Source: Online image

House Call Doctor is warning families travelling overseas these school holidays to be aware of the dangers of temporary tattoos, which can cause painful skin reactions and scarring, particularly in children.

“While many parents think getting a temporary henna tattoo is harmless holiday fun, it can lead to permanent scarring,” Dr Ryan Harvey said.

What is black henna?

Knowing the differencing between natural henna and black henna tattoos is crucial. One can leave a brown design and the other can cause chemical burns, blisters and scarring.

Black henna tattoos contain a dye used in hair colourings, which contain paraphenylenediamine (PPD). PPD is an extremely toxic chemical for the skin and body, and it can cause chemical burns and lead to allergic reactions.

What are the dangers of black henna tattoos?

Black henna tattoos have been known to cause anaphylaxis and serious skin damage with permanent scars in some cases.

Dr Ryan Harvey from House Call Doctor urges families to think twice about letting their children get a temporary henna tattoo. Recent photos posted online show the extreme reaction in some people, and plenty of Australians have commented on a post on House Call Doctor’s Facebook page, saying they and their children suffered similar skin damage from black henna tattoos they had done in popular holidays destinations like Bali.

 “Unlike here in Australia, there may not be any regulation of what goes into the dye, and children in particular, can have extreme reactions that can cause blistering, open sores and a chemical burn,” Dr Harvey said.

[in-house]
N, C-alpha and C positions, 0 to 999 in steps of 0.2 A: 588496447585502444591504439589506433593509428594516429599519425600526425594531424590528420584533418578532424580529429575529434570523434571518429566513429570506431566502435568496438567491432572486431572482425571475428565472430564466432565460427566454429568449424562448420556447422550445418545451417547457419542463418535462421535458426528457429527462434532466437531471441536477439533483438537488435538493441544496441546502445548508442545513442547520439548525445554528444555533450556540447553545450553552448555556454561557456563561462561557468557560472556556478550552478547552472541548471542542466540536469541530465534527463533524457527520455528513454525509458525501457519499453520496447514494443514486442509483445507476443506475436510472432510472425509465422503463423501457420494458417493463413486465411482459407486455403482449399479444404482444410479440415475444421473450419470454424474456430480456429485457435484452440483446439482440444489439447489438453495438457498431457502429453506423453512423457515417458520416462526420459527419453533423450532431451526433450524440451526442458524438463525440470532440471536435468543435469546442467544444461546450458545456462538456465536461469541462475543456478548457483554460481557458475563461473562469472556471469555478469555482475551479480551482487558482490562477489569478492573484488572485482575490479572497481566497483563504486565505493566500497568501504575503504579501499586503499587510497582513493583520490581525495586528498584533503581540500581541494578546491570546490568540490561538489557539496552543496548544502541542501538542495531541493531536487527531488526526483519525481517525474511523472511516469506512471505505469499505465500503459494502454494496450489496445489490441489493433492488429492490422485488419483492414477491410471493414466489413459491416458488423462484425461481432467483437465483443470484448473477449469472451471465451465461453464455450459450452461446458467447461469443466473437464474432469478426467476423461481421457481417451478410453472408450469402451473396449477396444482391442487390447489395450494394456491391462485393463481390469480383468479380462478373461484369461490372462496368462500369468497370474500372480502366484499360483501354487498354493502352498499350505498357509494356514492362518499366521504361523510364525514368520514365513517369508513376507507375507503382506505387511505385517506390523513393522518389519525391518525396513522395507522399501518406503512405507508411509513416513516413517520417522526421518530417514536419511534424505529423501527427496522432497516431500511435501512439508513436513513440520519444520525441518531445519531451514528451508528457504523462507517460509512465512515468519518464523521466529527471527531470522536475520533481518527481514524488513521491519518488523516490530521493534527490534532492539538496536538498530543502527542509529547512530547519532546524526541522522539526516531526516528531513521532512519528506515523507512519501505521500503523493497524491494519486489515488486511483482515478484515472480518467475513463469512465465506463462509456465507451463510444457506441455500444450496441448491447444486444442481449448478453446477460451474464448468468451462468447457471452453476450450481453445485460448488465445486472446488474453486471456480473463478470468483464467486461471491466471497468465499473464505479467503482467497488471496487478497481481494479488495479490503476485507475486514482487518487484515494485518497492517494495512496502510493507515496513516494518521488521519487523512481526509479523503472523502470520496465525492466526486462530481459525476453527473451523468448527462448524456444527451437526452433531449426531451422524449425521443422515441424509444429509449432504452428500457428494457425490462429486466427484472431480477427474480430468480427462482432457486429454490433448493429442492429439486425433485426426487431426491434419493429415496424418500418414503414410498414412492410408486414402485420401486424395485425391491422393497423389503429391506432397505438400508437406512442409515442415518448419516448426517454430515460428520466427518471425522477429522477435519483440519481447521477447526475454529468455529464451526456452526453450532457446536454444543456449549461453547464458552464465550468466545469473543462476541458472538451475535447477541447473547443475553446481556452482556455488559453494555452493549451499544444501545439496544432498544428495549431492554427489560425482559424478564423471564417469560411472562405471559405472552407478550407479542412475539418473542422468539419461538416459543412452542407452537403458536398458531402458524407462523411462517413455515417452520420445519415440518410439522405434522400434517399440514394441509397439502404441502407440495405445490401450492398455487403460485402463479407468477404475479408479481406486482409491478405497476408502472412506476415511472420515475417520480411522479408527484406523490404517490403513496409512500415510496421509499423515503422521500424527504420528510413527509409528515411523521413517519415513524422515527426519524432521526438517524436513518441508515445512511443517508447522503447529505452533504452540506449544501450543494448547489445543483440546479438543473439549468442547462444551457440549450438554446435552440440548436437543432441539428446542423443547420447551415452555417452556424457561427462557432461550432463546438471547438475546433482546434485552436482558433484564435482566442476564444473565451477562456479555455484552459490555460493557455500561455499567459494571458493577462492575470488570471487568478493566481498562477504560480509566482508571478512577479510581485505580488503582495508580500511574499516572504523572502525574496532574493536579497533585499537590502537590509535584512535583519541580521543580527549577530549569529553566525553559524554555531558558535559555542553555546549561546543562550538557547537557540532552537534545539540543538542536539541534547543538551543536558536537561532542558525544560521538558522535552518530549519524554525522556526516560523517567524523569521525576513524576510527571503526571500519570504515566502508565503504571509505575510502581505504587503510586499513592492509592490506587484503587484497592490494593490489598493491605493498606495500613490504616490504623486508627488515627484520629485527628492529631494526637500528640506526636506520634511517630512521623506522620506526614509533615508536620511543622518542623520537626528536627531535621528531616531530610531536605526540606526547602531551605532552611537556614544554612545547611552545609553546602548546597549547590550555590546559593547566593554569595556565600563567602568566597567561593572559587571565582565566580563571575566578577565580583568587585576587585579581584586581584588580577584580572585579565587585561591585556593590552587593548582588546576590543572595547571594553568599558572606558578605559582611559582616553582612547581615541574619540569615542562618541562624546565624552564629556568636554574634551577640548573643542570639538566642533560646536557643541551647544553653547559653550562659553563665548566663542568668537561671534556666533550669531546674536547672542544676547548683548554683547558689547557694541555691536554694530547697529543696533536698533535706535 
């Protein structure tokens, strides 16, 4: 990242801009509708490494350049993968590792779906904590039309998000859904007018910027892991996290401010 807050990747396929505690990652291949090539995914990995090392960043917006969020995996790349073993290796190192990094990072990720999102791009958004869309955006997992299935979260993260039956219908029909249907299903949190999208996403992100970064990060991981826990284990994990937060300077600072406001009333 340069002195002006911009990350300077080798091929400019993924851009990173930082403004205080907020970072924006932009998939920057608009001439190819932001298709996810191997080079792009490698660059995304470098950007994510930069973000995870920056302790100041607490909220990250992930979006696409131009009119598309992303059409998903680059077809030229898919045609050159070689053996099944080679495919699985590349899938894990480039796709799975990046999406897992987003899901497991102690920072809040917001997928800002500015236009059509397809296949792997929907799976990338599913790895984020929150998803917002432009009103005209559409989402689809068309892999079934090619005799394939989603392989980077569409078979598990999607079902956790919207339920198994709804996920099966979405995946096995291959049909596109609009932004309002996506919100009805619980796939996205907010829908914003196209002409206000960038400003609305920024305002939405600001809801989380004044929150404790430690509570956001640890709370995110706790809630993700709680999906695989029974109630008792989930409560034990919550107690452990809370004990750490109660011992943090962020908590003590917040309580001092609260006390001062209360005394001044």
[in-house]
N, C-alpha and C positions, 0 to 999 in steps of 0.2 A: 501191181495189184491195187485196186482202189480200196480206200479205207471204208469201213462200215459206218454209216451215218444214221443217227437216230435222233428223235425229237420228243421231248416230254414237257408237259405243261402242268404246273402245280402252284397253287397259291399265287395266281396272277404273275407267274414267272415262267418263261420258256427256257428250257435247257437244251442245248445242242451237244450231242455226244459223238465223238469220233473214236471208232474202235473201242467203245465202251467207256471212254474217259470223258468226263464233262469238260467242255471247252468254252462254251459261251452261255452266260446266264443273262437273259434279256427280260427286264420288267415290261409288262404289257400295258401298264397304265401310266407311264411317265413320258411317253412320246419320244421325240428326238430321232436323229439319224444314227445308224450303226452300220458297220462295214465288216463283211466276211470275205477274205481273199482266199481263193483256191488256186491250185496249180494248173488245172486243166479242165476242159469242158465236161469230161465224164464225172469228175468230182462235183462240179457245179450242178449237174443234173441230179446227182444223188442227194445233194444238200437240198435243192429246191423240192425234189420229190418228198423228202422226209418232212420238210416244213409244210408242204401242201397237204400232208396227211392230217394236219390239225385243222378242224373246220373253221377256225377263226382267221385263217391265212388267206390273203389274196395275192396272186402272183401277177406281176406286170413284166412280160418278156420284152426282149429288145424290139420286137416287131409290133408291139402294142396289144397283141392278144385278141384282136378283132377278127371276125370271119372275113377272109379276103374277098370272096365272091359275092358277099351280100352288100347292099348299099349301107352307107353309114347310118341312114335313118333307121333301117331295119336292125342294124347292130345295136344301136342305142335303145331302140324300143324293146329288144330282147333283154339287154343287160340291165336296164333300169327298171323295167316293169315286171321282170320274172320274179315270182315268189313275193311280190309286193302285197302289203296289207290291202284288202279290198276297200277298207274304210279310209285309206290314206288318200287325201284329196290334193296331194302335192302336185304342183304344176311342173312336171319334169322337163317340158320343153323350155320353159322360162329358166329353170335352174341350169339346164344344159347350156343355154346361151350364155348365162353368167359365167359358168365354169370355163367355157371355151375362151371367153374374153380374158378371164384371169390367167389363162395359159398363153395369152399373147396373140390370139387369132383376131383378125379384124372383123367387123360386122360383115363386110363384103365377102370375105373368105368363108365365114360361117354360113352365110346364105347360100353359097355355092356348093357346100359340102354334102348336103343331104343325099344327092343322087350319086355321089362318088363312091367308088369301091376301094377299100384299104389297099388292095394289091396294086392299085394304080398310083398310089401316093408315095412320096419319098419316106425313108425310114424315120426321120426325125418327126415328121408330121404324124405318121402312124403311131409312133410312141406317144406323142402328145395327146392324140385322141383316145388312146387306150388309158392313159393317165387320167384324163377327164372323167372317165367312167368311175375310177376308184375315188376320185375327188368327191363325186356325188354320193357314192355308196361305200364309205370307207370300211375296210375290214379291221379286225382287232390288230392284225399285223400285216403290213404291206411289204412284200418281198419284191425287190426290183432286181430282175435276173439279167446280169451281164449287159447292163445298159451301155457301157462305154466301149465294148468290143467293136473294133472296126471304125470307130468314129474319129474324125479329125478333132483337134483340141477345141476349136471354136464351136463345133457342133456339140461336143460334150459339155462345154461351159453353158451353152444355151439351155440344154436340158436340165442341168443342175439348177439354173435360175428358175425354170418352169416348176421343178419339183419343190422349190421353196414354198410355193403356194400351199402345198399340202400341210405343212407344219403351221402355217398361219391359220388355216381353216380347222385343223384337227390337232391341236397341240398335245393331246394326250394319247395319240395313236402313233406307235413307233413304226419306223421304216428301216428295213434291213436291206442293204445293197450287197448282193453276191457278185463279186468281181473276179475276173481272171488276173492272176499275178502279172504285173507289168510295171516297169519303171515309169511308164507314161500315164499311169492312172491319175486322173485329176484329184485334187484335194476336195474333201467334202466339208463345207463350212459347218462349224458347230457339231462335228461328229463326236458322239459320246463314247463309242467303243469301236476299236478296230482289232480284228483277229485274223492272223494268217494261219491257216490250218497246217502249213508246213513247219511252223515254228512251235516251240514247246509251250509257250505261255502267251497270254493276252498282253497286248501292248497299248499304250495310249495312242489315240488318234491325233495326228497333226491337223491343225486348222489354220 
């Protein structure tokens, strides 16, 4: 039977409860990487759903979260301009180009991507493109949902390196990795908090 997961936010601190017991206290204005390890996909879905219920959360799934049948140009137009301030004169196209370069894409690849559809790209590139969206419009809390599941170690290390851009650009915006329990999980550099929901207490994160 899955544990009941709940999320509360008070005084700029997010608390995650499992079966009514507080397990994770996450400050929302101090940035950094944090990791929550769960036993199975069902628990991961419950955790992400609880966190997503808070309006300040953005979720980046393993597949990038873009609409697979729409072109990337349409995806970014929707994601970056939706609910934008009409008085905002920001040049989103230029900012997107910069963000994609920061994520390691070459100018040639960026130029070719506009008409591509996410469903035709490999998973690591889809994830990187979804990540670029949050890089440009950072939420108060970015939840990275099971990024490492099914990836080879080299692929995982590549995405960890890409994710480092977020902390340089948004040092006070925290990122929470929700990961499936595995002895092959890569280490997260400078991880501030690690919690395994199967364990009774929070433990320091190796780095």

“It looks like the patient has suffered an extreme allergic reaction to something in the dye and it’s caused a chemical burn to the skin”.

These are some of the signs to look out for:

  • Discomfort
  • Burning or tingling
  • Painful stinging
  • Swelling
  • Skin redness
  • Blisters.

How to treat the condition

Dr Harvey said if you suffer a similar reaction to a black henna tattoo, you should immediately run the area under cool water to treat the chemical burn. 

“If it is an allergic reaction, the patient may need antihistamine, a topical steroid cream or a steroid tablet to treat the burn,” Dr Harvey said.

“It depends on the extent of the burn but if it covers a large percentage of the body, particularly in children, they may need to be observed in hospital, so they don’t go into shock.

“Keep up your fluid intake and stay hydrated because all the fluid in your body will rush to the burn site.”

How do I know if it is real henna?

Natural henna never contains PPD, it is entirely made of plant-based ingredients, including eucalyptus. The clear difference is real henna is never black, but rather an orange colour with a red or brown tint to it.

Any very dark temporary tattoo should be treated with caution. Black henna tattoos are readily available in many countries; therefore, it is important to be extra vigilant as many tattoo places will not inform tourists that black henna is being used.

Ask to check the list of ingredients, and avoid getting any henna that contains PPD.

If there is no list of ingredients, do not use the product.